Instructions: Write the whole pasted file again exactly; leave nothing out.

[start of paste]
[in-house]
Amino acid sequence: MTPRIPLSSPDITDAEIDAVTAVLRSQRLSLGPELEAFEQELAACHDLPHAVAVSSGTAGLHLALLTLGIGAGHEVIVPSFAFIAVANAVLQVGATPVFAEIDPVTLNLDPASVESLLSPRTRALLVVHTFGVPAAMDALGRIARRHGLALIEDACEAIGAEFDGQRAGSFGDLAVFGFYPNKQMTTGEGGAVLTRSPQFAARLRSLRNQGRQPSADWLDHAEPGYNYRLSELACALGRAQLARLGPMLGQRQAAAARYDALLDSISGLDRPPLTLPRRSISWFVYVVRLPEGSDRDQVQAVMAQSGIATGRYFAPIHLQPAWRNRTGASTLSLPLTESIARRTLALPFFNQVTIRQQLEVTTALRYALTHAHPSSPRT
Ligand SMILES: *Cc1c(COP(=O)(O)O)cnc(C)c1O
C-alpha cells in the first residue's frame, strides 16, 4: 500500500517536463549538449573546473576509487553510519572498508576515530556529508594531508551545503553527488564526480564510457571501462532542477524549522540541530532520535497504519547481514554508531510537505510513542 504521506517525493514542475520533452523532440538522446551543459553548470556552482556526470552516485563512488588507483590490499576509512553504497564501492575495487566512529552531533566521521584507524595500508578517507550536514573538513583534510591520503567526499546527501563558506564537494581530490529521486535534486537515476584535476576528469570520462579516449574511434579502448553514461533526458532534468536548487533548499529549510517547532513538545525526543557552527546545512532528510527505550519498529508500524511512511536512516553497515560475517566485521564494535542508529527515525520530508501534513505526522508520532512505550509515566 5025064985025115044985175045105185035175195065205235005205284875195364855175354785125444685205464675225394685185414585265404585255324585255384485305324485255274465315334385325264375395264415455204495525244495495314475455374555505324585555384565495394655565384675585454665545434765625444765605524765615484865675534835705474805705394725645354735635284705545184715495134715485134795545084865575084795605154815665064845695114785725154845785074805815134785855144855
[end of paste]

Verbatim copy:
[in-house]
Amino acid sequence: MTPRIPLSSPDITDAEIDAVTAVLRSQRLSLGPELEAFEQELAACHDLPHAVAVSSGTAGLHLALLTLGIGAGHEVIVPSFAFIAVANAVLQVGATPVFAEIDPVTLNLDPASVESLLSPRTRALLVVHTFGVPAAMDALGRIARRHGLALIEDACEAIGAEFDGQRAGSFGDLAVFGFYPNKQMTTGEGGAVLTRSPQFAARLRSLRNQGRQPSADWLDHAEPGYNYRLSELACALGRAQLARLGPMLGQRQAAAARYDALLDSISGLDRPPLTLPRRSISWFVYVVRLPEGSDRDQVQAVMAQSGIATGRYFAPIHLQPAWRNRTGASTLSLPLTESIARRTLALPFFNQVTIRQQLEVTTALRYALTHAHPSSPRT
Ligand SMILES: *Cc1c(COP(=O)(O)O)cnc(C)c1O
C-alpha cells in the first residue's frame, strides 16, 4: 500500500517536463549538449573546473576509487553510519572498508576515530556529508594531508551545503553527488564526480564510457571501462532542477524549522540541530532520535497504519547481514554508531510537505510513542 504521506517525493514542475520533452523532440538522446551543459553548470556552482556526470552516485563512488588507483590490499576509512553504497564501492575495487566512529552531533566521521584507524595500508578517507550536514573538513583534510591520503567526499546527501563558506564537494581530490529521486535534486537515476584535476576528469570520462579516449574511434579502448553514461533526458532534468536548487533548499529549510517547532513538545525526543557552527546545512532528510527505550519498529508500524511512511536512516553497515560475517566485521564494535542508529527515525520530508501534513505526522508520532512505550509515566 5025064985025115044985175045105185035175195065205235005205284875195364855175354785125444685205464675225394685185414585265404585255324585255384485305324485255274465315334385325264375395264415455204495525244495495314475455374555505324585555384565495394655565384675585454665545434765625444765605524765615484865675534835705474805705394725645354735635284705545184715495134715485134795545084865575084795605154815665064845695114785725154845785074805815134785855144855